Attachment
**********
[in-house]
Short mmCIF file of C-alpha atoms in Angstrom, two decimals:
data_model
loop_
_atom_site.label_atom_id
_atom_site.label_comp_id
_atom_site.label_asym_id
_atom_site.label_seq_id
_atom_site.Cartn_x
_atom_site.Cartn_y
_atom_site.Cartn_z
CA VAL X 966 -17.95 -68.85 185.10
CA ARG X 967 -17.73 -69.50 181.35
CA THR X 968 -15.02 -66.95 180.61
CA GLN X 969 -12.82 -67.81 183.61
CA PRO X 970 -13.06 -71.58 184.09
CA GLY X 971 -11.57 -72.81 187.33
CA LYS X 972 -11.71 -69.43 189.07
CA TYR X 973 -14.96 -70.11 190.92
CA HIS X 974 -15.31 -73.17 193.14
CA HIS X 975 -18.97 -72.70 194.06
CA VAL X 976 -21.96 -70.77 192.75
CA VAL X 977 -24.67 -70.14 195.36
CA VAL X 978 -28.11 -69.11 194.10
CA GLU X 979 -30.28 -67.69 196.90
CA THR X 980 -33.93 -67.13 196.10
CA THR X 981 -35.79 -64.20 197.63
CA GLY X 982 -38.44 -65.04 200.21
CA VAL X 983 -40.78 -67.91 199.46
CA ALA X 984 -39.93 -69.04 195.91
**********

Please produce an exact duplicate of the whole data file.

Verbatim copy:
[in-house]
Short mmCIF file of C-alpha atoms in Angstrom, two decimals:
data_model
loop_
_atom_site.label_atom_id
_atom_site.label_comp_id
_atom_site.label_asym_id
_atom_site.label_seq_id
_atom_site.Cartn_x
_atom_site.Cartn_y
_atom_site.Cartn_z
CA VAL X 966 -17.95 -68.85 185.10
CA ARG X 967 -17.73 -69.50 181.35
CA THR X 968 -15.02 -66.95 180.61
CA GLN X 969 -12.82 -67.81 183.61
CA PRO X 970 -13.06 -71.58 184.09
CA GLY X 971 -11.57 -72.81 187.33
CA LYS X 972 -11.71 -69.43 189.07
CA TYR X 973 -14.96 -70.11 190.92
CA HIS X 974 -15.31 -73.17 193.14
CA HIS X 975 -18.97 -72.70 194.06
CA VAL X 976 -21.96 -70.77 192.75
CA VAL X 977 -24.67 -70.14 195.36
CA VAL X 978 -28.11 -69.11 194.10
CA GLU X 979 -30.28 -67.69 196.90
CA THR X 980 -33.93 -67.13 196.10
CA THR X 981 -35.79 -64.20 197.63
CA GLY X 982 -38.44 -65.04 200.21
CA VAL X 983 -40.78 -67.91 199.46
CA ALA X 984 -39.93 -69.04 195.91